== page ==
My First Car

When I was 16 years old, I had just recovered from a horrific car accident in Mississippi (Mississippi Death Road) that came close to ending my life. Santa Monica, California was our next residential pit stop and you don’t get around there without some type of transportation for yourself. The crux of the matter was, my parents were not excited about me owning my own vehicle as a result of that accident.

The local high school would not be a candidate for my senior year unless I finagled some type of creative transport scenario for my daily trip there and back. That endeavor was formulated with the help of my art teacher who lived in the same apartment complex and gave me a ride each day. But the fact that I had no wheels made me envy other students who had cars like ’57 Chevys, hot rods, and other iconic vehicles being driven in the ’60s.

So, after working them over and saving up money doing maintenance chores and painting apartments, I eventually convinced my parents that I was capable of owning and paying for my very own ride. My dad had an acquaintance who owned a used car dealership in the San Fernando Valley (Just North Of Los Angeles) and convinced me that was the best bet for my first car. With reluctance, he piled me, my brother, and two sisters into the family station wagon and hauled us off for a lark I would never forget.

When we arrived, the gentleman met us on the lot and asked me what I could afford. His best deal, for me anyways, was a 1963 Volkswagen Beetle with a sliding sunroof. I told him I was interested and the first thing he asked me was: “Can You Drive A Stickshift?”

Lies, Lies, and More Lies

I remember what I told him: “Of course I Can!” So while the salesman stood by, my dad sat in the front passenger seat, while my brother and two sisters stood up through the open sunroof in the back. This was the big moment and I expected everyone to stand tall and witness my moment of glory.

I started the engine, stepped on the gas, and felt the stupid car jerk, buck, and wheeze forward before the engaged clutch halted our progress and killed the engine. Undismayed, I did it again and got the same result. Being the determined soul that I am, and not easily deterred from achieving success, I sucked it up and changed my approach.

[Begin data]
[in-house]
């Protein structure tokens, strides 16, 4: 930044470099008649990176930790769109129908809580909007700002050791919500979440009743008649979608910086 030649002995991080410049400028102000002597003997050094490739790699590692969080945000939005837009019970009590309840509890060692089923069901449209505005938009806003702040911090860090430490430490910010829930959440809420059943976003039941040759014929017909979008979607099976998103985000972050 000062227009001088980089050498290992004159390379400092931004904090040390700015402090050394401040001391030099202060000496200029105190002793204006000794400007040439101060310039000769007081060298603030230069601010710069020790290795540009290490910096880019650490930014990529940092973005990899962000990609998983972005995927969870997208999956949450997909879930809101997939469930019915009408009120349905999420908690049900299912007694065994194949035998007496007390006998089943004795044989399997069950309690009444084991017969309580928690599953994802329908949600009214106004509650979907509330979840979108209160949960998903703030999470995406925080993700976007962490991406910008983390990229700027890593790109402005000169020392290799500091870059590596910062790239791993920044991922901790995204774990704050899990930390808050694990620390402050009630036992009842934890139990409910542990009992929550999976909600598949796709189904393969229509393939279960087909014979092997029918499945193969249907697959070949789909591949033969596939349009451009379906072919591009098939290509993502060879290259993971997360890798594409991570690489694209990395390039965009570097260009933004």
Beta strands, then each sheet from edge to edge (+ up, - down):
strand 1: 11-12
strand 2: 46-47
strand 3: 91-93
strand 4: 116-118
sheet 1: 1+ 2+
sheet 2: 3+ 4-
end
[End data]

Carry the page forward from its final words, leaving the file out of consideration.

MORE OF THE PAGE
So, on the next try, I started the engine and revved it way up before letting out the clutch. This time, we shot forward onto a busy boulevard, bucking and wheezing our way into traffic while the sales man spewed out that iconic cliche: “You Lied To Me!”

After that initial drive into infamy, we somehow made it back and I wound up buying that balky automobile. I knew my dad brought all of us in his car, so looking back, I’m not exactly sure how we got the VW home. If I was the one that drove it all the way back, I think a miracle or two played a role in that epic adventure.

And More Lies

During another moment in time, another resident in our complex needed an operation at the local hospital and asked me if I could drive his car back home after dropping him off. When I questioned his choice of cohorts, he stated that no one else was available. Since he had a big Ford Galaxy Sedan, I didn’t think there would be any issues. No problem, I said.

Upon arrival, he got out and I moved in behind the wheel. Since I hadn’t paid much attention while he drove the blasted thing, I was horrified when I discovered it was another stinking StickShiftMobile. When I blurted out the statement ‘This Has A Clutch And A Manual Shift Lever?’, I think he got nervous and suspected that his car might be living on borrowed time. So, I reassured him of my prowess and and drove off.